Review: Amid melodrama, Kiyoshi Kurosawa’s ‘Wife of a Spy’ assails nationalism
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With “Wife of a Spy,” a melodramatic wartime period piece, prolific Japanese horror director Kiyoshi Kurosawa, known for balancing psychological thrills with introspective meditations, is discovering a different, more mysterious ground.
Taking place in 1940 Kobe, Japan, “Wife of a Spy” follows Yusaku (Issey Takahashi), an enigmatic businessman, and his trophy wife, Satoko Fukuhara (Yu Aoi), during World War II. Satoko’s childhood friend Taiji (Masahiro Higashide), now a squad leader in the military police, suspects Yusaku of treason because of his deep ties with John Fitzgerald Drummond, an Englishman ostensibly busted for trading in illegal silk but suspected of espionage.
The exacting period detail by production designer Norifumi Ataka further elucidates Taiji’s suspicions. In a Japan rejecting Western customs to support local traditions, Satoko and Yusaku are living in a Western-style villa, with European clothes and imported whiskey. Yusaku and his nephew Fumio (Ryota Bando) are also taking copious trips outside Japan. One such expedition takes them to Manchuria, where they uncover the real-life human testing, including vivisection, that the Japanese-backed Unit 731 (though not specifically named) carried out on the local Chinese population.
Beyond this seismic revelation, the great trick to “Wife of a Spy” is Satoko. She doesn’t know about her husband’s dealings, his role as an intermediary between enemy countries or about the secretive woman (Hyunri) he brings back from Manchuria. Rather, Satoko lives in blissful ignorance by enjoying her lavish home and her dutiful servant and starring in the self-produced B-heist movies her husband creates. Similar to other Japanese citizens, she gives her full support to the empire, making “Wife of a Spy” — which borrows narrative elements from Hitchcock’s “Suspicion” — about her political awakening.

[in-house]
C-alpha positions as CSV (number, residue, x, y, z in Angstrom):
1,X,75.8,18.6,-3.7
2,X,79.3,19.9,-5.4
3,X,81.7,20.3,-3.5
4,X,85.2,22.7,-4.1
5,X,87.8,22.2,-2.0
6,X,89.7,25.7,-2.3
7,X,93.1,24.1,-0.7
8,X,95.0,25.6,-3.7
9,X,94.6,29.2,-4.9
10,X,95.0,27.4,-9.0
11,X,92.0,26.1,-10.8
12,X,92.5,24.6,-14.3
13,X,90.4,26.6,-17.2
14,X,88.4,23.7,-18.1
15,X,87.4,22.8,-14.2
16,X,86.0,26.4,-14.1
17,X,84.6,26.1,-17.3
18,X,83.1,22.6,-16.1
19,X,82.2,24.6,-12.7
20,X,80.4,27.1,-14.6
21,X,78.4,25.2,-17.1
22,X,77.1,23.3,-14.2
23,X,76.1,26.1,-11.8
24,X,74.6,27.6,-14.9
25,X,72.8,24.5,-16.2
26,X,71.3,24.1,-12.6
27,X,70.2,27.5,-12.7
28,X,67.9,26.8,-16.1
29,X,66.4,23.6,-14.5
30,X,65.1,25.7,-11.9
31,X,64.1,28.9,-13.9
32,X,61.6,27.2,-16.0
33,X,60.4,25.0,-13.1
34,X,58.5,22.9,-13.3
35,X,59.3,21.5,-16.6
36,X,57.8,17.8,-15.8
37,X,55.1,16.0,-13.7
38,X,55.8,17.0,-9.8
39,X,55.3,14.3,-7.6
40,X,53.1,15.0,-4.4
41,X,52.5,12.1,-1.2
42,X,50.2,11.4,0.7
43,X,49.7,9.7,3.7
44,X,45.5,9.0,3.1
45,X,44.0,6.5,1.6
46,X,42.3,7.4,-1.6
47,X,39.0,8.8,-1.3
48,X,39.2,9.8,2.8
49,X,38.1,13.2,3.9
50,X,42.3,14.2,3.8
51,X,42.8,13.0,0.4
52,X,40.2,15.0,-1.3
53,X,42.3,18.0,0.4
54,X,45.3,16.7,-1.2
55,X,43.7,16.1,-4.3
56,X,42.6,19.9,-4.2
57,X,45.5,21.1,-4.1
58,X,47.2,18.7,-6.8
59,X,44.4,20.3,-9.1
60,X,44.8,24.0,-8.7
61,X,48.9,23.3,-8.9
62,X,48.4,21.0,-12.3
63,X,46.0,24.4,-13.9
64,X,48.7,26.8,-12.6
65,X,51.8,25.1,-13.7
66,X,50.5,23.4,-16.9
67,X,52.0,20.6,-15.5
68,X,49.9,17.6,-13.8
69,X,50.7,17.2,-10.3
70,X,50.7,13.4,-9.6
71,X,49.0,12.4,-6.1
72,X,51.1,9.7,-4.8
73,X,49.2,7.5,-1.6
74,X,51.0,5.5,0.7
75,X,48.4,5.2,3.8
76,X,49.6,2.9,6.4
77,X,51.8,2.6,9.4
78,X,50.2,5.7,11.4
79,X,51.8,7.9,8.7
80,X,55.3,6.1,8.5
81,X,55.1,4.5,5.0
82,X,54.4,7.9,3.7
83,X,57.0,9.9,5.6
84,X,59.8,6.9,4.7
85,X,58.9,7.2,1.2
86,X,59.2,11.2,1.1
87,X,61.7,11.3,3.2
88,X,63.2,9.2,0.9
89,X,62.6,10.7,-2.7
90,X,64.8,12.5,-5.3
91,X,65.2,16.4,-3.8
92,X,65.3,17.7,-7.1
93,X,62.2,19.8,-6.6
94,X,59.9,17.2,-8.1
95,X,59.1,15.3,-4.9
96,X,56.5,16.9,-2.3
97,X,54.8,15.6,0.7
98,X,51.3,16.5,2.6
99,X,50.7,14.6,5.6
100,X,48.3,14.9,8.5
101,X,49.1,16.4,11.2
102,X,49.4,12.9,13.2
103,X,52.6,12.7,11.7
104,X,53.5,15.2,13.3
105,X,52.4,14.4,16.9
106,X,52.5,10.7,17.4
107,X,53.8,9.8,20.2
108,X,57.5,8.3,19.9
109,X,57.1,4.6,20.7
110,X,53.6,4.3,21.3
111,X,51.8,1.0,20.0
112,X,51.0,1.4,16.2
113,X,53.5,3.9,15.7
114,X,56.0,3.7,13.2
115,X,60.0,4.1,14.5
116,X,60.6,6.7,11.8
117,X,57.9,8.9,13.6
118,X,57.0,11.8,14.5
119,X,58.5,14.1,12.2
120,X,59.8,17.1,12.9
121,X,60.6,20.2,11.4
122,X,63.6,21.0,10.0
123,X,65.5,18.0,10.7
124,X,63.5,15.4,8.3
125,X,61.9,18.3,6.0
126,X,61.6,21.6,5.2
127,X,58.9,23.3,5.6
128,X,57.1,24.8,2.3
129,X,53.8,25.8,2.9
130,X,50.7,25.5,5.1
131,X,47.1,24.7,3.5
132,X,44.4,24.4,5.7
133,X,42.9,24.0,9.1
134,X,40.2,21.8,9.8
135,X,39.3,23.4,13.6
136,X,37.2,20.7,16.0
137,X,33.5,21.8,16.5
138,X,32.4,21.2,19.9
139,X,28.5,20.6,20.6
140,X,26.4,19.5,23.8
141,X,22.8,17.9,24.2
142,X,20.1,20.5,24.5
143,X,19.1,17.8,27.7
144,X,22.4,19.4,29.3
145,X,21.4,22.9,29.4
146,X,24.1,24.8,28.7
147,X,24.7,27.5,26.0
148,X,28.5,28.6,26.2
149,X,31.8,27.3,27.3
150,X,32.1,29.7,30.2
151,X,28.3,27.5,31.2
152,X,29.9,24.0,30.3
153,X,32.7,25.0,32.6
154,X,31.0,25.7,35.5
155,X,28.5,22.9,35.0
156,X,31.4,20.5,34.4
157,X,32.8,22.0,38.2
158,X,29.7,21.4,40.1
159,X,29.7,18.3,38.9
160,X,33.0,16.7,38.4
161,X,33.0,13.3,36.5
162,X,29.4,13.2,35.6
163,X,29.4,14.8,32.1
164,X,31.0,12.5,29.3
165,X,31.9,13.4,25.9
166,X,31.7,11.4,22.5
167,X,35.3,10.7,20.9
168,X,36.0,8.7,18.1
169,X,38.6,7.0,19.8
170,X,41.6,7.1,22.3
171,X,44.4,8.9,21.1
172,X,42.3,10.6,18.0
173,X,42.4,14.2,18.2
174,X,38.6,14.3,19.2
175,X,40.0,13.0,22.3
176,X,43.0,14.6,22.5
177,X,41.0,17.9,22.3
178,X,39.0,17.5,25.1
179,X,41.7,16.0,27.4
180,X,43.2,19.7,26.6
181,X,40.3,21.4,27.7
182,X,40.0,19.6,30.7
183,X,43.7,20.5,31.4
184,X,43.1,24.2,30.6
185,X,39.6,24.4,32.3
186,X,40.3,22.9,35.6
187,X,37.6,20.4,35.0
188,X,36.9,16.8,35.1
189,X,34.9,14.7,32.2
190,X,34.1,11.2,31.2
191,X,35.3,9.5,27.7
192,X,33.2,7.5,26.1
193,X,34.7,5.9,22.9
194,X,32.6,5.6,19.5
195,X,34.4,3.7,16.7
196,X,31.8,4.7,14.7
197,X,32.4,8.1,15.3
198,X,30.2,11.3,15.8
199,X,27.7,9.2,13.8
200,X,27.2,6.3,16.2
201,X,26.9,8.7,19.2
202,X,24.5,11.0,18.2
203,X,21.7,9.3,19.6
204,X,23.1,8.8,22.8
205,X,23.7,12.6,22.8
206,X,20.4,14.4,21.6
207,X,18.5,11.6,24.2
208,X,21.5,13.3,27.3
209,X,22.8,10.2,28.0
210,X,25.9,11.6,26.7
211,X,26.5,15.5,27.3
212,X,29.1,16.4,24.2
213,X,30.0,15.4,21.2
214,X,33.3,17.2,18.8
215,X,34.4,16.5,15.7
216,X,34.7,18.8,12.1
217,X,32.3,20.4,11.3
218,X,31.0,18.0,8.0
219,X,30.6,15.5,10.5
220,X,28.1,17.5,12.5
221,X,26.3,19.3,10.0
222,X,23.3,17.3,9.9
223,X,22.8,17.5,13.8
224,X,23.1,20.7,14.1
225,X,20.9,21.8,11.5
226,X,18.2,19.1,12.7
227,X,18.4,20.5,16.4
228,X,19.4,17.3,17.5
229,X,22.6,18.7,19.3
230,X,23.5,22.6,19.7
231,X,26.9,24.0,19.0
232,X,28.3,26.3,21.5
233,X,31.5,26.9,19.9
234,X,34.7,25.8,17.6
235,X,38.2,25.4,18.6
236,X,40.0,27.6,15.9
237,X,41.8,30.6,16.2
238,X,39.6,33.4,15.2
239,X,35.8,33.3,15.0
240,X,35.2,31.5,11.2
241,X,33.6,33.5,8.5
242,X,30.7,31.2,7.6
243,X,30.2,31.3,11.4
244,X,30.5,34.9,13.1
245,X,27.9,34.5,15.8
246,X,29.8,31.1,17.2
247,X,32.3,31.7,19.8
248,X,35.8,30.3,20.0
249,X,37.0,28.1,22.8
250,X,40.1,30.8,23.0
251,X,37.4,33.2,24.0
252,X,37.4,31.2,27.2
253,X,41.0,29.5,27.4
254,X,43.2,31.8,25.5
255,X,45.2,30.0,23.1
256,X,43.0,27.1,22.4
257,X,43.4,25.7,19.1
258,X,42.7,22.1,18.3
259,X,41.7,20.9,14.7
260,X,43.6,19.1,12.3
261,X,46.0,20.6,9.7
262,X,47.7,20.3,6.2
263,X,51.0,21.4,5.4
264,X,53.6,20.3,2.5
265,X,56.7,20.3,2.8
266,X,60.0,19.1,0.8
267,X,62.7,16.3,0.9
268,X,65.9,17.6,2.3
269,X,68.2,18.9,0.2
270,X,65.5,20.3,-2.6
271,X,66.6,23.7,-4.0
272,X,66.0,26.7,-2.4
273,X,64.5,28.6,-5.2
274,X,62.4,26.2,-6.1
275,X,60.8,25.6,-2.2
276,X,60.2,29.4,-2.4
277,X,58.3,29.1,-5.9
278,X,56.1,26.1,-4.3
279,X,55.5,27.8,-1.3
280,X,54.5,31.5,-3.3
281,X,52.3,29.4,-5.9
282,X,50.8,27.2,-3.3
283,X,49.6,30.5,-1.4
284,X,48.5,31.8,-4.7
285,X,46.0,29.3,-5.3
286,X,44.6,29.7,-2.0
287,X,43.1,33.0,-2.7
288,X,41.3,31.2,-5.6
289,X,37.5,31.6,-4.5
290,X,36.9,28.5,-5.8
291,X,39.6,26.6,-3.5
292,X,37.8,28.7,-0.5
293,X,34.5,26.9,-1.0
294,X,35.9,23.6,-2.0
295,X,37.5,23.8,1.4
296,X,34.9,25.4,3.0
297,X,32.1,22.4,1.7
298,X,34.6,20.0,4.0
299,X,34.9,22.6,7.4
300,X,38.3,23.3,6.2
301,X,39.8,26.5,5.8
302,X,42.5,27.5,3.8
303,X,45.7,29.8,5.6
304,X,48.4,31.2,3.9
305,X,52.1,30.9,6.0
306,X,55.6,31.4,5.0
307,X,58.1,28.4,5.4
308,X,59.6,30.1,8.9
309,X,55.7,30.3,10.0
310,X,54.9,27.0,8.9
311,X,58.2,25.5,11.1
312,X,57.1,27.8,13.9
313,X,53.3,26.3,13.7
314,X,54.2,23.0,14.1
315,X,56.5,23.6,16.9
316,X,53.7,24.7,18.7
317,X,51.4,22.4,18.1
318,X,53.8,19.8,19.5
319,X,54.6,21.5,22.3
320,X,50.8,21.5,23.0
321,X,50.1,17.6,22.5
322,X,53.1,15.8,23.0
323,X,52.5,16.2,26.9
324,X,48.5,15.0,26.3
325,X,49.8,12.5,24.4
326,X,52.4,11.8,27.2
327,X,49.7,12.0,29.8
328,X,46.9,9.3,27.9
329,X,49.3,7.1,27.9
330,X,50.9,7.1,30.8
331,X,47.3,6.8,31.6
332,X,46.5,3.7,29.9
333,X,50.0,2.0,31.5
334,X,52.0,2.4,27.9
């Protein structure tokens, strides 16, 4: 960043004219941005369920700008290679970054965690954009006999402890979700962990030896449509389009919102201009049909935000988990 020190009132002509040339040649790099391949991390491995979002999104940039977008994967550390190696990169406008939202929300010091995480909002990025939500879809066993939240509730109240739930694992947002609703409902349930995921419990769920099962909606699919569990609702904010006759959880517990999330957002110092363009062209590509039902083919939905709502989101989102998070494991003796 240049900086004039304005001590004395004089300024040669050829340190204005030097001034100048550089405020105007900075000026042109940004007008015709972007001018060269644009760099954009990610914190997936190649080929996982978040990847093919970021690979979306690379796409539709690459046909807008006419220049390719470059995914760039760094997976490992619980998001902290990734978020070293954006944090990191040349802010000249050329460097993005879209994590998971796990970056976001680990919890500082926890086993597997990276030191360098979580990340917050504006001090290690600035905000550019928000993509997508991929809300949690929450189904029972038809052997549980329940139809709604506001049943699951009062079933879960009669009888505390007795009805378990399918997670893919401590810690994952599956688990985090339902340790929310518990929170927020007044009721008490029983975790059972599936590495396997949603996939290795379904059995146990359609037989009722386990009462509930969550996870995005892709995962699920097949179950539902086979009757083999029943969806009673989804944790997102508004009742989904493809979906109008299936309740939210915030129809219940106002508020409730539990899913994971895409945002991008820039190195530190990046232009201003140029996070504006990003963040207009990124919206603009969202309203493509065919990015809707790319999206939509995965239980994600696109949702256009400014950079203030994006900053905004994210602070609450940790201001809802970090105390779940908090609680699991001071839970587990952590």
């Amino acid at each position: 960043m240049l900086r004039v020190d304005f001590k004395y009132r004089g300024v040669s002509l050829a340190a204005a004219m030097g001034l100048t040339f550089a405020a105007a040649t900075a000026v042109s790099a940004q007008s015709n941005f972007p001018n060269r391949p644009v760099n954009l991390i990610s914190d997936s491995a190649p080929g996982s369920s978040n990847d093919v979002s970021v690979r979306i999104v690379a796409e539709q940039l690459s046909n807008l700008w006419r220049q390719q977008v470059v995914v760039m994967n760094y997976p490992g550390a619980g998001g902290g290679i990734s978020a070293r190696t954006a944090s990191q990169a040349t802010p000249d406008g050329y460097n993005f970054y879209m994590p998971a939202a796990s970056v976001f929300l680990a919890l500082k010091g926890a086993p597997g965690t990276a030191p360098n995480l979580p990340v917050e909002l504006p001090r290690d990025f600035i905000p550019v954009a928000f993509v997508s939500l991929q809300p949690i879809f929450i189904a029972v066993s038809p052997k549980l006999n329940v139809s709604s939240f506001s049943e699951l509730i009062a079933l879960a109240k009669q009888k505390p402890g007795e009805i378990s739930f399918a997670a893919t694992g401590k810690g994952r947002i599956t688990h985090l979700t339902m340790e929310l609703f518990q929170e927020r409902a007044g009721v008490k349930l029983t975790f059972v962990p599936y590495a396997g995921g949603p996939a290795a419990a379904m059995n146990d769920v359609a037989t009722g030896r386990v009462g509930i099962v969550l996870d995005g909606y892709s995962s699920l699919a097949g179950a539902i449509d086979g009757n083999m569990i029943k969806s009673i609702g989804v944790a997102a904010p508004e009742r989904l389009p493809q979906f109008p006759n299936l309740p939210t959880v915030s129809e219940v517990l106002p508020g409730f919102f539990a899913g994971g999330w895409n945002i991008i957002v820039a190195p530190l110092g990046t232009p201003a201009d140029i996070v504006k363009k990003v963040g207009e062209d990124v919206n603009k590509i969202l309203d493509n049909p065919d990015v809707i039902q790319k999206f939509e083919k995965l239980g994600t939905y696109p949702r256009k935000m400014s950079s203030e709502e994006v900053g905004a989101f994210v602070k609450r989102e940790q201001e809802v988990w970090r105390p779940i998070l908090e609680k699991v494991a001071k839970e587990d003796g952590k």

Aoi as Satoko shapes her character’s moral journey far beyond the capacity of a dialogue-heavy script co-written by Kurosawa with Ryusuke Hamaguchi (“Asako I & II”) and Tadashi Nohara. Initially, Satoko behaves with timidity. In a dining room scene, for example, she questions her husband about his trip to Manchuria. The restraint on her face and in her body, as though taped tightly, speaks to her internal conflict. Later, when she discovers the truth, her disposition flips to Machiavellian heights. This inverted personality doesn’t altogether track: How the once gilded housewife disposes of a loved one without hesitation isn’t convincing. But the nimble Aoi makes the unbelievable switch work.
Kurosawa initially fashioned “Wife of a Spy” as a television movie, and it intermittently shows. Japanese broadcaster NHK asked for the film to be shot on 8k digital, rendering the period drama with a crispness that aesthetically looks out of place. The sets are also too large, revealing the film’s sound stage artifice. In one scene, which takes place on the hull of a ship, the space captured is so wide that the setting has a generic look and feel. Here, the lone American actors, two side characters occupying the ship, are near-comical in their terrible acting. While the exaggerated performances are intended, they diffuse the heart-racing scene of any drama.
While “Wife of a Spy” labors as a melodramatic mystery, it swims as a cautionary tale about rampant nationalism. Taiji, for example, at first a good-natured guy, turns monstrous to defend the empire. Much of the violence happens off-screen: But a torture scene adds jagged edges to this tranquil period drama, while the footage of an internment camp and its prisoners adds deeper, visceral warnings. The elongated scenes, relying on acute blocking and measured pans, further lock audiences within Kurosawa’s planned tension.
The film’s conclusion leans too closely to the melodramatic. But Kurosawa’s assured direction is enough to make “Wife of a Spy” an enrapturing, stylish wartime period piece.
‘Wife of a Spy’
In Japanese and English with English subtitles
Running time: 1 hour, 55 minutes
Playing: Starts Sept. 24, Laemmle Royal, West Los Angeles; Laemmle Town Center, Encino; Laemmle Playhouse 7, Pasadena
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